"In verbo veritatis" (2 Cor 6:7)

May 22, 2017

Sixth Sunday in Eastertide – 2017

Filed under: Homilies — komonchak @ 3:52 pm

Sixth Sunday in Eastertide – May 21, 2017 -St. John’s, Goshen

This year our second reading during Eastertide has been taken from the First Epistle of St. Peter, which is a writing that from beginning to end basks in the light and warmth of Easter. Last week we heard the recipients of the letter, who, of course, include us today, described as “a chosen race, a royal priesthood, a holy nation, a people God claims for his own to proclaim the glorious works of the One who called you out of darkness into his marvelous light. Once you were no people, but now you are God’s people.”

Between that exalted announcement and the passage we heard today, St. Peter set out the consequences for the lives of this new people of God as he described what their relationships should be like both within their community, in the larger civil society, and in their homes. Particular attention was given to their relationships with people who apparently were having some difficulty in understanding this new social phenomenon, this community gathered because of their faith in Christ’s resurrection and promoting a new and separate, even somewhat exclusive, life. The letter refers to incomprehension, to rumors, to slanders about Christians, and there is some evidence that there was even some violence directed at them, or at least threatened, not so much from an organized persecution but from local fear of the unknown. St. Peter is particularly concerned that Christians not give any reason for others to be suspicious or hostile toward themselves and that they not respond to violence with violence.

All that as a little background for the sentence we heard today: “Always be ready to give an explanation to anyone who asks for the reason for the hope that is in you.” Their lives must have been so different, based on so different a hope, that people outside would wonder about it and some would ask them about it. Again, this probably does not refer to a formal request or charge, as if before some magistrate to whom to make a formal defense (as we know would happen later), but rather to puzzlement or to genuine curiosity about this new community of people called “Christians.” Presumably, St. Peter wants them to be able to explain their hope, and the faith on which it is based, that is, the resurrection of Jesus Christ–as we hear: “Christ died once for our sins, the just one for the unjust, that he might offer us to God, put to death indeed in the flesh, but given life in the Spirit.” And they are to make their explanations “with gentleness and respect.”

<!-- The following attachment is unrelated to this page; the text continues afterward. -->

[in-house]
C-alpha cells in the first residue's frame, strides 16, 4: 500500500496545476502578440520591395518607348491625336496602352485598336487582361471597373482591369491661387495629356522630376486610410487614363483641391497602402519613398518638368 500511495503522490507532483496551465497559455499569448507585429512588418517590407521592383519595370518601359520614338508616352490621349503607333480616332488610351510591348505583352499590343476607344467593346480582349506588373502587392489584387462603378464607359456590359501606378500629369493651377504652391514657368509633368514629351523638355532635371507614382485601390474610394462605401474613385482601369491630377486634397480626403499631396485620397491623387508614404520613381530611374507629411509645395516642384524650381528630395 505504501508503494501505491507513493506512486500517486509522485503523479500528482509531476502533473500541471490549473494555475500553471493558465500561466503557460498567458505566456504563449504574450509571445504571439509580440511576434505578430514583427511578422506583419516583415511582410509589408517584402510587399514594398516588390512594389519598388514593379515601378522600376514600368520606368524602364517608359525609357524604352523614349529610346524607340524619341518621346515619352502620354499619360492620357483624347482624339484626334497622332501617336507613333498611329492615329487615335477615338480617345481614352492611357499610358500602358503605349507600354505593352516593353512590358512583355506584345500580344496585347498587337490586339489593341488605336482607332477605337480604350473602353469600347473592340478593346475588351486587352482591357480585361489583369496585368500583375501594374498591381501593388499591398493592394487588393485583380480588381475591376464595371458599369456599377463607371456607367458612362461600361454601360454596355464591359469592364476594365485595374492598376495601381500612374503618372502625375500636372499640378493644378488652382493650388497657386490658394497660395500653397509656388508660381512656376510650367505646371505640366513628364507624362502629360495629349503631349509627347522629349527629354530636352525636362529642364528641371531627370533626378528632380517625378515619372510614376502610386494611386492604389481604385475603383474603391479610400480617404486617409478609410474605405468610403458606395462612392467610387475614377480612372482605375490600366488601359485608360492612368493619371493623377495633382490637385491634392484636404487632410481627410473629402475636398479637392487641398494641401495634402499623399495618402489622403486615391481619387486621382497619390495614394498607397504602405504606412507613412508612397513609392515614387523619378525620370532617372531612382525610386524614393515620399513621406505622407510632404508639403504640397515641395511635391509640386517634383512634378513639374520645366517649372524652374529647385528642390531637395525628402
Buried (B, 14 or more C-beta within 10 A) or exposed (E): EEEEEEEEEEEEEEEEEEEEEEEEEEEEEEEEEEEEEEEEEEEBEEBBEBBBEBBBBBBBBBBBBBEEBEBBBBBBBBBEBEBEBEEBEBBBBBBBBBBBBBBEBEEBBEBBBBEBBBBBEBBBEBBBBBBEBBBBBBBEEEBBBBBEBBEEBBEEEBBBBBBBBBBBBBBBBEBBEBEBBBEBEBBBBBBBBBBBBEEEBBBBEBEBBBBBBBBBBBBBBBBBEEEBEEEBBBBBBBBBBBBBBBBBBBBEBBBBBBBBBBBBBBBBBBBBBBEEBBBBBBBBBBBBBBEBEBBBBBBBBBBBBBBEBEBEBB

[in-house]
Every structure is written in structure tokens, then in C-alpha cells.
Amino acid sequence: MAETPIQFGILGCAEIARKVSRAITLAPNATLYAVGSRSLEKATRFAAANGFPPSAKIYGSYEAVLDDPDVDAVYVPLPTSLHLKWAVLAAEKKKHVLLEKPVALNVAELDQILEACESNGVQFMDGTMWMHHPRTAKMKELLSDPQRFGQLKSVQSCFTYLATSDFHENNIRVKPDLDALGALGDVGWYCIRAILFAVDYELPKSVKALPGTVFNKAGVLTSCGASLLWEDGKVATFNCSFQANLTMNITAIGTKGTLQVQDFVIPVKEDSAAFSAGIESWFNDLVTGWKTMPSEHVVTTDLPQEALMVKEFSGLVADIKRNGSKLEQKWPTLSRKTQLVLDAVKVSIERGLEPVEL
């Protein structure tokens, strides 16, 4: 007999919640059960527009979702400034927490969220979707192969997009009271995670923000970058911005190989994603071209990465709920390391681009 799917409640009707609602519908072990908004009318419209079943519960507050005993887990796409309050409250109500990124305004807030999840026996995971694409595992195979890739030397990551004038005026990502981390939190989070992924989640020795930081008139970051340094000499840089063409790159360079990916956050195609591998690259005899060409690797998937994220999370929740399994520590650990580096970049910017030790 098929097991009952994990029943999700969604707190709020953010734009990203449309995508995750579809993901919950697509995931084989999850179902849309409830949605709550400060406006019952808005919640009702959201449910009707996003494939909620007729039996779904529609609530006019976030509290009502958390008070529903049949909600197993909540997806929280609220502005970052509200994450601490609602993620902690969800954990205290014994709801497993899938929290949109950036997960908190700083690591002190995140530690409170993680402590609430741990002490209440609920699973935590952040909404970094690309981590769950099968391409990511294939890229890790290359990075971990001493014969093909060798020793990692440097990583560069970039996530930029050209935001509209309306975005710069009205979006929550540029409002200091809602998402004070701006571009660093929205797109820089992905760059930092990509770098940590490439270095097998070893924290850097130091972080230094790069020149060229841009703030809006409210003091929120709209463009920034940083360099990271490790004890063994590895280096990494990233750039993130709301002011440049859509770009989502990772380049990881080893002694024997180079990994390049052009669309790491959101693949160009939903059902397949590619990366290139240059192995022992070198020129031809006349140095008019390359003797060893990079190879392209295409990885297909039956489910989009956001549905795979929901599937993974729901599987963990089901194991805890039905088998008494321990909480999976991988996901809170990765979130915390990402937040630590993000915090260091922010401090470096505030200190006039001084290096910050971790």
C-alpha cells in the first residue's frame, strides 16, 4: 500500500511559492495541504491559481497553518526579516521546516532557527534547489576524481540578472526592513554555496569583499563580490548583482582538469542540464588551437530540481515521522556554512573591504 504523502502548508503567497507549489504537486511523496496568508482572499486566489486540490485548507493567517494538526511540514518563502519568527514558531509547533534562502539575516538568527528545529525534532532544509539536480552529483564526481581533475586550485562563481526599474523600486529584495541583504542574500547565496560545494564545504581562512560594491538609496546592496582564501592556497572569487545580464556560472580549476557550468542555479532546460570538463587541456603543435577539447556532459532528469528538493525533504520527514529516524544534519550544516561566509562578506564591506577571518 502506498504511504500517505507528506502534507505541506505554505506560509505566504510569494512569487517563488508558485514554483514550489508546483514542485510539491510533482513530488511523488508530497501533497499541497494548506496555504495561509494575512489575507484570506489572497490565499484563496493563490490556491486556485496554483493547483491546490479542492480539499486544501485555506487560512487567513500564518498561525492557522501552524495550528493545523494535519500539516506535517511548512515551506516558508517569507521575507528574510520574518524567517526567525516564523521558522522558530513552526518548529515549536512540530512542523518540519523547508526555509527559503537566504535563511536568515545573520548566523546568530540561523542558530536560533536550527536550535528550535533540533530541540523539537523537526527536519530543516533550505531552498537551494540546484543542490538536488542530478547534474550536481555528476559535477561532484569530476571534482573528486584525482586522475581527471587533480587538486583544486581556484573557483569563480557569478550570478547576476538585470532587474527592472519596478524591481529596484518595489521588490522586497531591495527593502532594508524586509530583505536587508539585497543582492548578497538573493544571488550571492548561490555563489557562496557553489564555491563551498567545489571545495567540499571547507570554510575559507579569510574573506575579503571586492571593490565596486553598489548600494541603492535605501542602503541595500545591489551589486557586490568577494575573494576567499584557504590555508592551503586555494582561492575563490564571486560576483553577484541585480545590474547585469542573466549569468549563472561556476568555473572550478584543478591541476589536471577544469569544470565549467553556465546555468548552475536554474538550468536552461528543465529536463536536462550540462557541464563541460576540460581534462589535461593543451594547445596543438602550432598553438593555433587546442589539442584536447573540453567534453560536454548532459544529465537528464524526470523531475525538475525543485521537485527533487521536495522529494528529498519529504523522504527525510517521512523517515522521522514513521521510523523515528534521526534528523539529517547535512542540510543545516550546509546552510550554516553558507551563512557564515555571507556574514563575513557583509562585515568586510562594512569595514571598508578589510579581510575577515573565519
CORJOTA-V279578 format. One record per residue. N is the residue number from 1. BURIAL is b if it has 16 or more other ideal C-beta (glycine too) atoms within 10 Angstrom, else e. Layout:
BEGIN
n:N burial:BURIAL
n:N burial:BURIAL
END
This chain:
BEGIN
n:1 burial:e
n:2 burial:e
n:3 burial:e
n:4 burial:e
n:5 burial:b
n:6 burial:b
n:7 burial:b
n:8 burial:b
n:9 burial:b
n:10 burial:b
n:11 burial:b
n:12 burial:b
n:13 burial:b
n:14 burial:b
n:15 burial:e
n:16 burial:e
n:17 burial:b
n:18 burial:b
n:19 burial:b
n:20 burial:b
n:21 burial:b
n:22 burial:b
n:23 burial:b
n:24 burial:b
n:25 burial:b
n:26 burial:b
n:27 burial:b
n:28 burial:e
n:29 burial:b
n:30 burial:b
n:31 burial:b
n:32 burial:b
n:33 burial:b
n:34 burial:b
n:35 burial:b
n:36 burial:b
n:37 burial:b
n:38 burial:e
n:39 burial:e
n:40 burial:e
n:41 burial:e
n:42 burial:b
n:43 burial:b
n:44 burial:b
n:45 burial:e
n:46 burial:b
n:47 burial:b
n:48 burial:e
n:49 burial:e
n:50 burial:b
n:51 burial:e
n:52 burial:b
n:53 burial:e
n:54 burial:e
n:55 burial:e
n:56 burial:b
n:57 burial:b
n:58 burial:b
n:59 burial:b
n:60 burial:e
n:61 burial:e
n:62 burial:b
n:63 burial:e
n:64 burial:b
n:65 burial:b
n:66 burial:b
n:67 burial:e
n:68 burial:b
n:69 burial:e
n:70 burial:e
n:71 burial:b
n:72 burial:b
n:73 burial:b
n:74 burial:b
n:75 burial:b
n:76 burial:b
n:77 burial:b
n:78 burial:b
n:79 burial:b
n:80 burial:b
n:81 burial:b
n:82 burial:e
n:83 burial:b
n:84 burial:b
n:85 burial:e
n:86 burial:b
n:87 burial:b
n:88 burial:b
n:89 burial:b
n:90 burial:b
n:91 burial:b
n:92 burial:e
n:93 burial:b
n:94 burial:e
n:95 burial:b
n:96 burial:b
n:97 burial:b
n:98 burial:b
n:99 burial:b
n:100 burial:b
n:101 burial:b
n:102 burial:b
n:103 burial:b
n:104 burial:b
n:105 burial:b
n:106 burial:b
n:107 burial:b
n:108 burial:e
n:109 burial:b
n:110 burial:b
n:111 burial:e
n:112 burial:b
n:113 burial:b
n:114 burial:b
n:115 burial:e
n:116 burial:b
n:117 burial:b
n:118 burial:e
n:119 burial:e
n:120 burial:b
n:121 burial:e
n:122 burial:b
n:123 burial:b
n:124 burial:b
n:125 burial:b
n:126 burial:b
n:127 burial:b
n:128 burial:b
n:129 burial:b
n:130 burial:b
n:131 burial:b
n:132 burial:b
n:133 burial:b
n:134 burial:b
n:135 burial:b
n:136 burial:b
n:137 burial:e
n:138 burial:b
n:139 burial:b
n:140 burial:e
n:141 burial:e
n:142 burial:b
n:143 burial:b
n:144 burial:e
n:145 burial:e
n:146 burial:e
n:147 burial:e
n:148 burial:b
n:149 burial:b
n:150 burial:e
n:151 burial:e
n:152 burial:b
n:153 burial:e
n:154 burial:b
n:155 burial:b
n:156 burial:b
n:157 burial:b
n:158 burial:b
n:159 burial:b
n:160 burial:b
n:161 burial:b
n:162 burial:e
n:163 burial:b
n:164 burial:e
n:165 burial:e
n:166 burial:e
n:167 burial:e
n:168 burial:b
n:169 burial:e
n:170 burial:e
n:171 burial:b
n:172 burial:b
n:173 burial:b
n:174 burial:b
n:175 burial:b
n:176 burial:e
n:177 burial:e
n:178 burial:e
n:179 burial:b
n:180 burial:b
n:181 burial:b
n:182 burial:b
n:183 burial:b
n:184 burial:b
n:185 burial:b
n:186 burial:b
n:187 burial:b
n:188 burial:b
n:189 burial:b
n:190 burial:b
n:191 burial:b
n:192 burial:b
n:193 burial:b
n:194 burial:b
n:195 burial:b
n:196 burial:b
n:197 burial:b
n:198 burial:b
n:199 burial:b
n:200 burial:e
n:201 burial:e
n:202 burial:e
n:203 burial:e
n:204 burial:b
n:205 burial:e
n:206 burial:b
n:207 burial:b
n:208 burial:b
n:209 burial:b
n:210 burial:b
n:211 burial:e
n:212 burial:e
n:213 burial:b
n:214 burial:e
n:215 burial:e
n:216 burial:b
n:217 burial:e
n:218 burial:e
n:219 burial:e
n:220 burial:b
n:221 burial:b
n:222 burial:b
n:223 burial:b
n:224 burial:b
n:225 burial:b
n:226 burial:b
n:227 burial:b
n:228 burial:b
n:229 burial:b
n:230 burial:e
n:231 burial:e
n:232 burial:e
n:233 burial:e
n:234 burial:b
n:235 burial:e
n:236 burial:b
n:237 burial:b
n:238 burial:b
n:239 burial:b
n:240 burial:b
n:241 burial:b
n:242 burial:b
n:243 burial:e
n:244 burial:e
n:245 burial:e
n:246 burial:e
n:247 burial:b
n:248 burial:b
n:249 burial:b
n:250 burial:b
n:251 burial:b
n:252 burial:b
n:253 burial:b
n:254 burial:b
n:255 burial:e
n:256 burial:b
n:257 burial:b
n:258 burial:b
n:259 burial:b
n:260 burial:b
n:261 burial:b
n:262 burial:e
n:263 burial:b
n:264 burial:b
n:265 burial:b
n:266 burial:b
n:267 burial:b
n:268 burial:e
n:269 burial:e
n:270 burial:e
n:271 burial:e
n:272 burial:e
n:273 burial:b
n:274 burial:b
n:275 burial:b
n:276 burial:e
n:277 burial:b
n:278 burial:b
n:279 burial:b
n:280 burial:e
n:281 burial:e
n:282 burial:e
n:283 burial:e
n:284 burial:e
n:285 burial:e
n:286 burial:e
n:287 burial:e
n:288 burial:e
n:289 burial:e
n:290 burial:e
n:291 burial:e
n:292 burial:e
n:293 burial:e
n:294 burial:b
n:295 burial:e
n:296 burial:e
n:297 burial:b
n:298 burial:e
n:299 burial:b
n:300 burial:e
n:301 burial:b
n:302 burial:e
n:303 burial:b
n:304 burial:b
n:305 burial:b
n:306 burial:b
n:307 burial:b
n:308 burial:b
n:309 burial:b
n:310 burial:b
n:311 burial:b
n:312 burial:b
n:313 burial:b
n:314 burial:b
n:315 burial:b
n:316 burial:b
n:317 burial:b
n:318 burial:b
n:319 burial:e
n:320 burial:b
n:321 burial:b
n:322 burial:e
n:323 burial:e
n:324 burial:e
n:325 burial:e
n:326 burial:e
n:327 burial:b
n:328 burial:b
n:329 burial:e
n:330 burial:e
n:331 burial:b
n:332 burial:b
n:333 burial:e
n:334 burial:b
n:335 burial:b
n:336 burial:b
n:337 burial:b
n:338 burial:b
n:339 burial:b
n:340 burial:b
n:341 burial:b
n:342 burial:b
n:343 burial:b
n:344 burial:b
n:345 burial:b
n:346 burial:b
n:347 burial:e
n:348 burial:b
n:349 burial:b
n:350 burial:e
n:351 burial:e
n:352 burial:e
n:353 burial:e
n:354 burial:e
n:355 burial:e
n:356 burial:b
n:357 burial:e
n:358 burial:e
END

St. Peter here describes what must be a duty of every generation of Christians: to be ready to defend and explain who they are as Christians, what they believe, what they hope for, why they live the way they do. Once again, this presupposes that there is something different about them and their lives, something that might evoke curiosity. There would be no wonder if they didn’t differ in any respect from the general rule of their societies. I think most priests would tell you that most converts to Catholicism were first attracted because they saw something in the lives of Catholics that they didn’t themselves know or experience–think of the way that a Catholic might have dealt with tragedy or grief: a sudden death, a life-long disability, the care of a disabled person, some grievous injustice suffered. But, not to speak only of negatives: the peace and joy radiating from a Catholic into a generous life could also evoke wonder. Seeing such things, people might ask for the why and the how Catholics can live such lives, and if they do, they are repeating what St. Peter describes: they are asking for the reason for the hope that is in them. And we should be ready to offer an explanation.

And we are to do so gently and with reverence. Gently–not arrogantly, not self-righteously, not condescendingly, not smugly. With reverence–that is, with respect for the person who asks, but also with a sense of reverence towards God, because we would be talking about things of the most sacred kind, we would be talking about God.

We might also keep in mind that there are many thousands of Christians around the world who still today are facing false accusations and threats of violence simply because of their faith in Christ, people much closer to those addressed in St. Peter’s letter than we are. And we should not only offer our prayers for them, but also do what we can to make sure that their plight is not ignored and that efforts are made to release them from their difficulties and sufferings.


1 Comment »

  1. Simply beautiful. I can’t say anything that will add to it, and I don’t want to say anything that will detract from it. You inspired me to set aside a planned morning meditation, to ready 1 Peter from beginning to end in a new light. May your presence in the world today evoke curiosity and wonder.

    Comment by Tracey — May 23, 2017 @ 10:22 am

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